Technology has transformed education in unprecedented ways, from easy and free access to in-depth video tutorials and complete online educational courses, to group learning and one-on-one virtual coaching. But technology hasn't been quite as successful at transforming the actual way that we learn, despite brave attempts from the likes of Khan Academy and Duolingo. Learning still requires hard work. There are, however, lots of tools that can help, and one of the best of them is Anki. Anki is an application that helps you create flashcard decks and train yourself from their contents. For a piece of software, this premise may not seem too adventurous, but Anki has been hugely successful already by helping students across the globe study for exams using their tablets, smartphones, and web browsers. It's successful precisely because it's simple, concise, and ultimately helpful. This success has also fueled the development of hundreds of decks you can easily use for your own learning.

Anki helps you create your own multimedia flashcards, or pre-built stacks, to make it easier to accelerate your learning.

When you start the application for the first time, you need to first either create a new deck of flashcards or import a previously created set. This second option is perhaps Anki's biggest advantage because, thanks to its educational ubiquity, there are hundreds of often freely available sets you can download and install, as well as commercial sets if you're willing to pay. The application itself links to its own community where sets can be freely downloaded and rated, from 5,000 of the most common French words to the anatomy of lower limb muscles. It's also incredibly easy to create your own sets, and this can be particularly helpful when you're working from your own notes or specific course material.

After creating a deck, cards are added via a variety of forms. The simplest asks you for something to put on the front of the virtual card and something on the back. This is typically a question or word to translate. When you eventually study the pack, you see the question and press the spacebar to see the "answer" on the reverse of the card. You have to personally judge whether your answer was correct, rather than being scored. You also need to select a button to show whether remembering the answer was Hard, Good, Easy, or if you need to see it Again. Each of these options sets how soon the same card will reappear. The delay is shown above the answers, and it could be less than a minute for Again or four days for Easy. This, and setting a practical card limit for each practice session, is what makes Anki so effective.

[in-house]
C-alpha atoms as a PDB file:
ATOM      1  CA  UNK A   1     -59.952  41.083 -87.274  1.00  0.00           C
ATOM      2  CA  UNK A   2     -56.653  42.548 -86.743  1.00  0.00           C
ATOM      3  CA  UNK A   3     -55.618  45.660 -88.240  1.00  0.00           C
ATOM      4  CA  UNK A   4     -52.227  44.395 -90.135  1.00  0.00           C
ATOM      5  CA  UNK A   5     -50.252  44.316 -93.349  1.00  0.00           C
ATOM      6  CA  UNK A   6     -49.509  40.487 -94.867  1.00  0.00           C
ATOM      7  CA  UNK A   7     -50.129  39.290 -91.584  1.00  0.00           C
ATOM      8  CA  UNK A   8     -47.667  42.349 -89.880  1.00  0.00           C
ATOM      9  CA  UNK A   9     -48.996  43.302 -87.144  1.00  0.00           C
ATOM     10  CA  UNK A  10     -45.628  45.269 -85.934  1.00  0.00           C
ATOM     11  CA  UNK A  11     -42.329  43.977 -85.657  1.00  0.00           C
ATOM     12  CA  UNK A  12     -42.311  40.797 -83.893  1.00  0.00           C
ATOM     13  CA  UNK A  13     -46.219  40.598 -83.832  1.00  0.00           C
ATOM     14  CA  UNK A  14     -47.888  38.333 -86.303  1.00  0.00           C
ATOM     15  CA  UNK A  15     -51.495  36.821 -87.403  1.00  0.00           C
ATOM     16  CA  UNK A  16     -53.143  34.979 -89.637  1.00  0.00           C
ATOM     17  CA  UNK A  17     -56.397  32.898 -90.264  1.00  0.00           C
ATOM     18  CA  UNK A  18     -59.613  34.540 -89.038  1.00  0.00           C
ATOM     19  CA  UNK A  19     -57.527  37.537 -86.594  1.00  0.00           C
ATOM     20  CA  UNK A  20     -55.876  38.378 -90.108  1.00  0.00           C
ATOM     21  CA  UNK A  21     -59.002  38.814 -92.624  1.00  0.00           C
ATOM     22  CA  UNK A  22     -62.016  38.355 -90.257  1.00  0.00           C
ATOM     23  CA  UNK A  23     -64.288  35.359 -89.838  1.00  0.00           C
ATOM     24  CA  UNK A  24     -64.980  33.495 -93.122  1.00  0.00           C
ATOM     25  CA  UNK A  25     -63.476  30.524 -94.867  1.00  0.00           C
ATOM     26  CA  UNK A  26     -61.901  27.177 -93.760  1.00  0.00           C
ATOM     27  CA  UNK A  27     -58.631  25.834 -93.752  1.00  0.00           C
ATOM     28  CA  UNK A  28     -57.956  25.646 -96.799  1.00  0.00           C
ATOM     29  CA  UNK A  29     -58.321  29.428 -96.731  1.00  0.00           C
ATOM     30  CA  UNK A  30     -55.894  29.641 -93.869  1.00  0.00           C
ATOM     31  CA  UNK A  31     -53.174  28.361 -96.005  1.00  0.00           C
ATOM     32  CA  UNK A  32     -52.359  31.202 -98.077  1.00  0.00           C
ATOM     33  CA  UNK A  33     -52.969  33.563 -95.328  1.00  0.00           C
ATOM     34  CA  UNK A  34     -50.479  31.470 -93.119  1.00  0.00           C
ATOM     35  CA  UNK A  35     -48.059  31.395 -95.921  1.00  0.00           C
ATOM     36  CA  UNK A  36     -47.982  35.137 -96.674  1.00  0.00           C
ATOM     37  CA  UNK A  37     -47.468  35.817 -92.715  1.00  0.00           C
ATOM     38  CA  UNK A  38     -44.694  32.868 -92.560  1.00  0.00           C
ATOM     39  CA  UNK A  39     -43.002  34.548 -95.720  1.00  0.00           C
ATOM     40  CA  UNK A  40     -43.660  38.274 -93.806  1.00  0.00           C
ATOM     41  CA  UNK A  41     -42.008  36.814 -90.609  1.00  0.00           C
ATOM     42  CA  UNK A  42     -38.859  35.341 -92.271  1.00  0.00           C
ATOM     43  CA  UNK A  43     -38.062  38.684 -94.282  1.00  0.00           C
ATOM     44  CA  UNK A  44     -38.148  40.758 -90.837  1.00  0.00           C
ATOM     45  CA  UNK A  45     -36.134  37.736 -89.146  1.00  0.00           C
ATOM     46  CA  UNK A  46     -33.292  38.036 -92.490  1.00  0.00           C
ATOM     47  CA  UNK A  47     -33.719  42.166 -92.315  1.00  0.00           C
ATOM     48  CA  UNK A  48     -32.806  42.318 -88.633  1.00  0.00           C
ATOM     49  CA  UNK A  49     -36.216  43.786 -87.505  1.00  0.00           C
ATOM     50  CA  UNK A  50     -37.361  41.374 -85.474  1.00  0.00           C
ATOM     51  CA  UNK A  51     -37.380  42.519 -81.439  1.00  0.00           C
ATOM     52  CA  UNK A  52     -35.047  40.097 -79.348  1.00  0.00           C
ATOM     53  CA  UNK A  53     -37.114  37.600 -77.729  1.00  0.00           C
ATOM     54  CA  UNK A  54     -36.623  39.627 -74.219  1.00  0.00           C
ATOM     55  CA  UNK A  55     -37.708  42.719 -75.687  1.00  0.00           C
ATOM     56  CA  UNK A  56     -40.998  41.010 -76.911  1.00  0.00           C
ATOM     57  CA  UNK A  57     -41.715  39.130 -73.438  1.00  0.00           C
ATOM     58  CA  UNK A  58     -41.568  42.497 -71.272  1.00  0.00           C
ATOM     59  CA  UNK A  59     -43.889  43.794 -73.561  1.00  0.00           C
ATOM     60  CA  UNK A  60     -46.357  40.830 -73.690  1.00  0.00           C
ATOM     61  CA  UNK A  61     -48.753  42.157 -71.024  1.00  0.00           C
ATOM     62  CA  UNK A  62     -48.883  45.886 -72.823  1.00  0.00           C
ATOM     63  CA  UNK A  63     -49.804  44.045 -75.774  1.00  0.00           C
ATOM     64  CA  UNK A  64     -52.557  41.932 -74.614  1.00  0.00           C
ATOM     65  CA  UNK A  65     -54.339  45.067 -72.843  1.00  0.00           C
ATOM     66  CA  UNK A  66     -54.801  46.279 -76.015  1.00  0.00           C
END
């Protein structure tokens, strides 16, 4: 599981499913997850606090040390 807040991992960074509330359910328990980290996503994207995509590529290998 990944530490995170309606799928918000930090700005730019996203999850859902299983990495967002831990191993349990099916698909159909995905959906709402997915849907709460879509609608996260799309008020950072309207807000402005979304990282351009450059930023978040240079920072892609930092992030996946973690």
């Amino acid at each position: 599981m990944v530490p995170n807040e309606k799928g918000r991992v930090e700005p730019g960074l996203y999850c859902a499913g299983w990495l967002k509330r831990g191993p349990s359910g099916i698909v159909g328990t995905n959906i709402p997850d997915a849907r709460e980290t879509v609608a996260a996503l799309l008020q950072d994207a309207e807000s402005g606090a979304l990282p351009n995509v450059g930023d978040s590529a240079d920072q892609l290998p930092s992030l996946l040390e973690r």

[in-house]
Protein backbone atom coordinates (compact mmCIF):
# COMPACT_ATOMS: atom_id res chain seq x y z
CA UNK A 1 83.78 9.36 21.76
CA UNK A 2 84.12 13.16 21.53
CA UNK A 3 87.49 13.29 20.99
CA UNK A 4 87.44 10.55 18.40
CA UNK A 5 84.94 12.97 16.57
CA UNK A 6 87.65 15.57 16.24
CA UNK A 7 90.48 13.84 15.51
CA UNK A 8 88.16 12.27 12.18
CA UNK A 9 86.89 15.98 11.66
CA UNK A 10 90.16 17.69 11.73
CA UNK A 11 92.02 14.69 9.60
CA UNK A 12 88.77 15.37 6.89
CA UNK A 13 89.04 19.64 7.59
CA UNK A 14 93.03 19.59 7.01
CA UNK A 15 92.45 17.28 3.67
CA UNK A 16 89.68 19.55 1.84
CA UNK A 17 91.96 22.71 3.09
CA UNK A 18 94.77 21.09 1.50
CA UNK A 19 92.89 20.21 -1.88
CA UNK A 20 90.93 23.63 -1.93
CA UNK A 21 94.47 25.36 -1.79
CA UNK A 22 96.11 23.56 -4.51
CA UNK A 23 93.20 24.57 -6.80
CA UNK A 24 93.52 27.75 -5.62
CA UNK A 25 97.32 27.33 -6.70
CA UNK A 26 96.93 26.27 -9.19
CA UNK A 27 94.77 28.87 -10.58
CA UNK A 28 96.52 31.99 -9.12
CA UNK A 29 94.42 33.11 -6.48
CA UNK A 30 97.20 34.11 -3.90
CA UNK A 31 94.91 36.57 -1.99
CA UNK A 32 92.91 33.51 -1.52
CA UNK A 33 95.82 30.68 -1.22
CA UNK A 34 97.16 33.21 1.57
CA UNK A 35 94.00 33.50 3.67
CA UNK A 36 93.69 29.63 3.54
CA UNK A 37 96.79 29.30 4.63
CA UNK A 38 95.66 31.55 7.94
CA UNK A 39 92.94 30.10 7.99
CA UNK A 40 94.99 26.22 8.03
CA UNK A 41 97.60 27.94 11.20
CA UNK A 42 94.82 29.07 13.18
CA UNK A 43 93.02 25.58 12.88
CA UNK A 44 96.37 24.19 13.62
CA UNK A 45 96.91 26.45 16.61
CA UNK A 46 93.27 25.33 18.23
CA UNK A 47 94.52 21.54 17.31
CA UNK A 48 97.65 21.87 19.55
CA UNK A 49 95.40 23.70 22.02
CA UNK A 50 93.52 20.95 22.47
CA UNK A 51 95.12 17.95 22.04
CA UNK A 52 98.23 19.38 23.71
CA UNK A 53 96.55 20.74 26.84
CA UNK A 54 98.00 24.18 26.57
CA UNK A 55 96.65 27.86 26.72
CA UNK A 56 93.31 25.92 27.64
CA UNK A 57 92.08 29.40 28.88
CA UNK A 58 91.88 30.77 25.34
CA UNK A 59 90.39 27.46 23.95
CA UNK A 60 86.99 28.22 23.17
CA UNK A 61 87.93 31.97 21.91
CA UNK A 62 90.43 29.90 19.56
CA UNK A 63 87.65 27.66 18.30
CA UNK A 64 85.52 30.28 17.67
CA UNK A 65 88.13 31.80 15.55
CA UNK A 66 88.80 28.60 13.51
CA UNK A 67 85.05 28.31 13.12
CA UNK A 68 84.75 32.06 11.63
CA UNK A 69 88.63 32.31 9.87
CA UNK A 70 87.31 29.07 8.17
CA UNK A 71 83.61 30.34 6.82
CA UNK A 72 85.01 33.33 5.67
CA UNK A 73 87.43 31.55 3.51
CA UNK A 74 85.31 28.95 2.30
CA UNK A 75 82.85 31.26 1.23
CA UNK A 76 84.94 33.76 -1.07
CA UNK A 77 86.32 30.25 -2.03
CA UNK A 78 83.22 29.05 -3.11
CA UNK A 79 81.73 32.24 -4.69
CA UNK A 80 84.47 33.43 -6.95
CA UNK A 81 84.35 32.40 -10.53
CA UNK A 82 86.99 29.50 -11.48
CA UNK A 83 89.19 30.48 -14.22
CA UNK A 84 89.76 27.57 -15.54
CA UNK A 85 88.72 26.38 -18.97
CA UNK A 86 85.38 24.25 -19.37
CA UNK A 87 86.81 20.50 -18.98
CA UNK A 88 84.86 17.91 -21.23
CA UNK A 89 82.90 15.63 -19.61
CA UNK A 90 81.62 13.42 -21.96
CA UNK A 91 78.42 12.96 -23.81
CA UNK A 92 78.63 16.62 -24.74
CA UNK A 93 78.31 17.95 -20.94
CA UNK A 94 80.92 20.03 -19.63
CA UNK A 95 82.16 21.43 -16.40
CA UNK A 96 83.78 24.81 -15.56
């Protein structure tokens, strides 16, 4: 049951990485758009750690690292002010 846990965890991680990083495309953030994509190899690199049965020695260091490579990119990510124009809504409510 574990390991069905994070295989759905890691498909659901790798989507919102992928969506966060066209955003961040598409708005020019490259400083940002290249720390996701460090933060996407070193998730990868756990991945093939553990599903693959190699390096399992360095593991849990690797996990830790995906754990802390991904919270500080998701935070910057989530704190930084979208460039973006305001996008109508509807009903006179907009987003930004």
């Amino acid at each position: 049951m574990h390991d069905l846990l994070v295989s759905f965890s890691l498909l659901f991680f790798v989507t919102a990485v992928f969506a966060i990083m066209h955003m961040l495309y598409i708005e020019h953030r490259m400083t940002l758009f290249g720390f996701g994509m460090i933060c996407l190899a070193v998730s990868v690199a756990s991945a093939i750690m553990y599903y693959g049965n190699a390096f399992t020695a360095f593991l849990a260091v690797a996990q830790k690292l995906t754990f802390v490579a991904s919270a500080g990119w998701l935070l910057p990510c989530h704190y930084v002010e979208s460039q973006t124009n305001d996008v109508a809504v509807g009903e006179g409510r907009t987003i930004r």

Alongside the simple front/back example styles that are included by default is the card type called "cloze deletion." This lets you easily paste text into a card and mark sections that need to be guessed at, with the complete text only being revealed when you flip the card over. But you can also easily create new card types, adding images and even sounds that can reveal certain answers or pose specific questions. The popular French word deck, for example, includes audio pronunciation files as part of the answer, and it automatically retrieves the Wiktionary entry for a word. You can create or install as many types as you need, or use those from decks you've already imported, helping you get the most out of whatever time you can spare to enhance your learning.

Project Website

The frequency with which a card is presented is dependent on how hard you find recalling its information.

Cannon Fodder engine

Open Fodder

There can be few old-school Amiga types who didn't play the classic Cannon Fodder. It was a remarkable game with an emotional and strategic complexity that belied its cute graphics and sardonic portrayal of war. Created by Sensible Software in the UK, and using the same tiny pixelated character sprites and top-down view as their insanely addictive Sensible Soccer, Cannon Fodder saw you control a squad of soldiers as they made their way through various terrains. It was controlled by the mouse, with a left-click setting a target destination and the right-click reserved for shooting. This meant your squad could move in one direction and shoot in another at the same time. The terrain was also cleverly designed to hide your opponents and to offer various kinds of cover. You would run from one bit of cover to the next, or even split the squad into teams so that one could cover the progress of the other, or try a completely different strategy from the flanks.

Open Fodder is an open source reimplementation of the game engine behind Cannon Fodder, allowing you to play the game on modern hardware and with a mouse that actually works. As the game is still under copyright, and even available to purchase on, you do need a legal copy of the original data files to play the original games. But even if you don't, Open Fodder includes its own data directory with various magazine demos of the game from the time. Even better than these, though, are the custom levels other people have created using the new level editor that accompanies the project. And you can obviously dive in and create your own. The 2D top-down graphics may be dated, but there's still nothing like this kind of gameplay, and Open Fodder manages to make a game that's almost three decades old feel like a cool future-retro remake.

Project Website

Every soldier in Cannon Fodder had a unique name, which meant you became irrationally bonded to their eight pixels and did everything to protect them.

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